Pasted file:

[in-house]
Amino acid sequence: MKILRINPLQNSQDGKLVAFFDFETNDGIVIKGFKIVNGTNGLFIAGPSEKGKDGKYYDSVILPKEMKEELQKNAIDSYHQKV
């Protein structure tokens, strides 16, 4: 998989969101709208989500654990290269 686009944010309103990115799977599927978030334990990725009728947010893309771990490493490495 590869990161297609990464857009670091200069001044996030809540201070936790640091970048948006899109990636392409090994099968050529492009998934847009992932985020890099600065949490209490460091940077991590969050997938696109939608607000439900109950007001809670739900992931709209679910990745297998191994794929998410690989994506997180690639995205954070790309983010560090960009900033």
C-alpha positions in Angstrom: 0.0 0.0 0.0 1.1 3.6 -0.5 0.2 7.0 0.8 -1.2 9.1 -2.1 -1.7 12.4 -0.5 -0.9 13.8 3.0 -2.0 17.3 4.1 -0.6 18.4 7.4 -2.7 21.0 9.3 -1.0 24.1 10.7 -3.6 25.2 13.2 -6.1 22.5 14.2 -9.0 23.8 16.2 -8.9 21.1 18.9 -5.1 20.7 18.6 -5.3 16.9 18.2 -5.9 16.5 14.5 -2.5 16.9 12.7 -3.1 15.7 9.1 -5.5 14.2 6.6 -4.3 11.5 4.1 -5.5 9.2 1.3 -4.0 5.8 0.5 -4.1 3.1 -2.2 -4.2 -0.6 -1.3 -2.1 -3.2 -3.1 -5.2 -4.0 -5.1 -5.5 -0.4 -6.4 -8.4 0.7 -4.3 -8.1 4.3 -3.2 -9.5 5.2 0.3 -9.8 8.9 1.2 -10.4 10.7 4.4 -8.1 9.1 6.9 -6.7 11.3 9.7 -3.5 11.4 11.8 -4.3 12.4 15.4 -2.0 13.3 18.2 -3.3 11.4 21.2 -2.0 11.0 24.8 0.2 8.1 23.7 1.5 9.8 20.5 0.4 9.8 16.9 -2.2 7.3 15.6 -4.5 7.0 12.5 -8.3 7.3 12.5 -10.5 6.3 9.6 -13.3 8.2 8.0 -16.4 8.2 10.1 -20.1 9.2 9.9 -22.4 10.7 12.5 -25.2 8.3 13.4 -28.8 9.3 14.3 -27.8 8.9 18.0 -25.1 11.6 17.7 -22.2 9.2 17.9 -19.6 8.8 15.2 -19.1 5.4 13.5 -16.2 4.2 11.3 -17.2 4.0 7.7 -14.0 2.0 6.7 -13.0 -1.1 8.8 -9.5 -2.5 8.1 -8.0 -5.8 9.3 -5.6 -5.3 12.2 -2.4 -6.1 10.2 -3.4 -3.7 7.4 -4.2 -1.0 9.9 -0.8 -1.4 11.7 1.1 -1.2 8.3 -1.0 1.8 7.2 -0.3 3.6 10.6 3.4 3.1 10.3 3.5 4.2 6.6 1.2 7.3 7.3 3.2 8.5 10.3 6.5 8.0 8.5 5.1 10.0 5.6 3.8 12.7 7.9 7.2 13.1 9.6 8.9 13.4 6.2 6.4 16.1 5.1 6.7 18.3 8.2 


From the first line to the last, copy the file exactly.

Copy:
[in-house]
Amino acid sequence: MKILRINPLQNSQDGKLVAFFDFETNDGIVIKGFKIVNGTNGLFIAGPSEKGKDGKYYDSVILPKEMKEELQKNAIDSYHQKV
């Protein structure tokens, strides 16, 4: 998989969101709208989500654990290269 686009944010309103990115799977599927978030334990990725009728947010893309771990490493490495 590869990161297609990464857009670091200069001044996030809540201070936790640091970048948006899109990636392409090994099968050529492009998934847009992932985020890099600065949490209490460091940077991590969050997938696109939608607000439900109950007001809670739900992931709209679910990745297998191994794929998410690989994506997180690639995205954070790309983010560090960009900033």
C-alpha positions in Angstrom: 0.0 0.0 0.0 1.1 3.6 -0.5 0.2 7.0 0.8 -1.2 9.1 -2.1 -1.7 12.4 -0.5 -0.9 13.8 3.0 -2.0 17.3 4.1 -0.6 18.4 7.4 -2.7 21.0 9.3 -1.0 24.1 10.7 -3.6 25.2 13.2 -6.1 22.5 14.2 -9.0 23.8 16.2 -8.9 21.1 18.9 -5.1 20.7 18.6 -5.3 16.9 18.2 -5.9 16.5 14.5 -2.5 16.9 12.7 -3.1 15.7 9.1 -5.5 14.2 6.6 -4.3 11.5 4.1 -5.5 9.2 1.3 -4.0 5.8 0.5 -4.1 3.1 -2.2 -4.2 -0.6 -1.3 -2.1 -3.2 -3.1 -5.2 -4.0 -5.1 -5.5 -0.4 -6.4 -8.4 0.7 -4.3 -8.1 4.3 -3.2 -9.5 5.2 0.3 -9.8 8.9 1.2 -10.4 10.7 4.4 -8.1 9.1 6.9 -6.7 11.3 9.7 -3.5 11.4 11.8 -4.3 12.4 15.4 -2.0 13.3 18.2 -3.3 11.4 21.2 -2.0 11.0 24.8 0.2 8.1 23.7 1.5 9.8 20.5 0.4 9.8 16.9 -2.2 7.3 15.6 -4.5 7.0 12.5 -8.3 7.3 12.5 -10.5 6.3 9.6 -13.3 8.2 8.0 -16.4 8.2 10.1 -20.1 9.2 9.9 -22.4 10.7 12.5 -25.2 8.3 13.4 -28.8 9.3 14.3 -27.8 8.9 18.0 -25.1 11.6 17.7 -22.2 9.2 17.9 -19.6 8.8 15.2 -19.1 5.4 13.5 -16.2 4.2 11.3 -17.2 4.0 7.7 -14.0 2.0 6.7 -13.0 -1.1 8.8 -9.5 -2.5 8.1 -8.0 -5.8 9.3 -5.6 -5.3 12.2 -2.4 -6.1 10.2 -3.4 -3.7 7.4 -4.2 -1.0 9.9 -0.8 -1.4 11.7 1.1 -1.2 8.3 -1.0 1.8 7.2 -0.3 3.6 10.6 3.4 3.1 10.3 3.5 4.2 6.6 1.2 7.3 7.3 3.2 8.5 10.3 6.5 8.0 8.5 5.1 10.0 5.6 3.8 12.7 7.9 7.2 13.1 9.6 8.9 13.4 6.2 6.4 16.1 5.1 6.7 18.3 8.2 